The southernmost region of Italy has a climate more similar to that of North Africa than southern Italy. Italy is truly like a micro-continent.
Trinacrium, from the Time of Homer
The Romans called Sicily “Trinacrium” for its triangular shape. It is the largest island in the entire Mediterranean Sea. Due to its strategic position, it has been conquered many times, as can be noticed in its cuisine, where Arab and Norman influences create truly unique contrasts. Its sophisticated pastries are famous in Italy and around the world. Just thinking of Sicily will make you hungry.
The Mediterranean climate, with its extremely dry, windy summers, is perfect for producing quality wines, the most famous of which is Marsala – the Sicilian version of sherry or port. It is perfect for accompanying sweets, and takes its name from the city of Marsala, located on the western side of the island, facing Africa.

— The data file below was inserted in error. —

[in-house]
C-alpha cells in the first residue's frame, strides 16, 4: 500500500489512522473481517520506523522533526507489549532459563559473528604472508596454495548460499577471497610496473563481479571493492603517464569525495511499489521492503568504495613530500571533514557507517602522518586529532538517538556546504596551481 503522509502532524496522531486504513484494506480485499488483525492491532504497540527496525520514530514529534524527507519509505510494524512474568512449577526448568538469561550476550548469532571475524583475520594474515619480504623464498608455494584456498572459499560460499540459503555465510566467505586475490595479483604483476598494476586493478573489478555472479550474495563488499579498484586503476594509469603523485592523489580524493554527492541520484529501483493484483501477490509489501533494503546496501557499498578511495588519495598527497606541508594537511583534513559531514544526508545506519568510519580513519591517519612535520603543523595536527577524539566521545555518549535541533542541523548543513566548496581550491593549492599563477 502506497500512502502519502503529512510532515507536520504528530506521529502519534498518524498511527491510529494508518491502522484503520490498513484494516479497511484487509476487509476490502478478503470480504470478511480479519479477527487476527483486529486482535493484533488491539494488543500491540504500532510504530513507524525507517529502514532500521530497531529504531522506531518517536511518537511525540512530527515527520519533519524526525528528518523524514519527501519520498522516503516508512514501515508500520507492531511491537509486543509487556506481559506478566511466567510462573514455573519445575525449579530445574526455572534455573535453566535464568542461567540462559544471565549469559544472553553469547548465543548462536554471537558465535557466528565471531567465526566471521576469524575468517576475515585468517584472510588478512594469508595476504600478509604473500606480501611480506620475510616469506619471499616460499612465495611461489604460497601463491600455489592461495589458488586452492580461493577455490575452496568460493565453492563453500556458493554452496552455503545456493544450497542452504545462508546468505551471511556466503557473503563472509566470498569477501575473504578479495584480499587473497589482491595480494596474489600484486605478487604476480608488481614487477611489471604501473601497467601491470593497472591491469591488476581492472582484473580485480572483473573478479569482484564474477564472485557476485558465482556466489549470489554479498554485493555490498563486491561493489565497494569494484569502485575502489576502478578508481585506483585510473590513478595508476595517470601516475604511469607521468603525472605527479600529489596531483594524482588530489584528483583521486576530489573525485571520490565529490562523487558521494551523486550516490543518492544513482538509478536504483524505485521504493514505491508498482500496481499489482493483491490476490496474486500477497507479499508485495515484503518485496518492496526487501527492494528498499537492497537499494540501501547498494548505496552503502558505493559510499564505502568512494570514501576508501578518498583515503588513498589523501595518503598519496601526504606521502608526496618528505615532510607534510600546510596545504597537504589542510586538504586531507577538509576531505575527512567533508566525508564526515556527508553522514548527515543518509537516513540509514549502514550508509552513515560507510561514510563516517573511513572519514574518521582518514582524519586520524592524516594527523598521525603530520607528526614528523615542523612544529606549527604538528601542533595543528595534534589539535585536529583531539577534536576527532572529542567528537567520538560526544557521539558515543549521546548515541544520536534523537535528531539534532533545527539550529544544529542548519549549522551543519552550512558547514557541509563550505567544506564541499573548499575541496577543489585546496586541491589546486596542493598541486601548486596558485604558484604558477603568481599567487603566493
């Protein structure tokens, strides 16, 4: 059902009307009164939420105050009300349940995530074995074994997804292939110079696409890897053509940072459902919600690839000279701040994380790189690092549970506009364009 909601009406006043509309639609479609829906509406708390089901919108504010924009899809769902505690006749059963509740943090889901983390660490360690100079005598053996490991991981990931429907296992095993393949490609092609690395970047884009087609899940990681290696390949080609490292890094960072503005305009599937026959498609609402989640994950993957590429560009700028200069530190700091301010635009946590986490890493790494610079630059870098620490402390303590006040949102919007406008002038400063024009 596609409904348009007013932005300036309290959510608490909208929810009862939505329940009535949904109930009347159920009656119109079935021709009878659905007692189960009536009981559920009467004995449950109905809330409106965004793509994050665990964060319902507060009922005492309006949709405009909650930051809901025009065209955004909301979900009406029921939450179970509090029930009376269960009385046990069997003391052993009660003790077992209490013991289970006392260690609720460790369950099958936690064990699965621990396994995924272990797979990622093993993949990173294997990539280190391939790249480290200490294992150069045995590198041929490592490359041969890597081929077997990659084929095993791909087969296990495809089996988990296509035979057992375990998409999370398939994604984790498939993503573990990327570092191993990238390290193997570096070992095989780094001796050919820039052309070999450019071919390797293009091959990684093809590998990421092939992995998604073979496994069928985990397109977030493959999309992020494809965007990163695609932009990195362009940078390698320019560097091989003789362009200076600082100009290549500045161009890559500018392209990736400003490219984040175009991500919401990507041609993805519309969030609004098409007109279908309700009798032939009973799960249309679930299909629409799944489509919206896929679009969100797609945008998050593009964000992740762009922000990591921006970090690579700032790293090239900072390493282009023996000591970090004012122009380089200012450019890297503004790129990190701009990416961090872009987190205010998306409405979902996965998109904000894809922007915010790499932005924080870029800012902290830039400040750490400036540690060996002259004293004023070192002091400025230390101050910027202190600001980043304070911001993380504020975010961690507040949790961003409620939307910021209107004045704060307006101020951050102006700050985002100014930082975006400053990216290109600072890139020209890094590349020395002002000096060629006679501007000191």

Even the slopes of Mount Etna, a still-active volcano on the eastern coast, offer the perfect conditions for cultivating grapes, especially at higher altitudes, where the air is cooler, and the soil is even richer.
Among the most prized native grape varieties is Nero d’Avola; it makes a potent red wine with a fruity, spicy bouquet, and ages extremely well.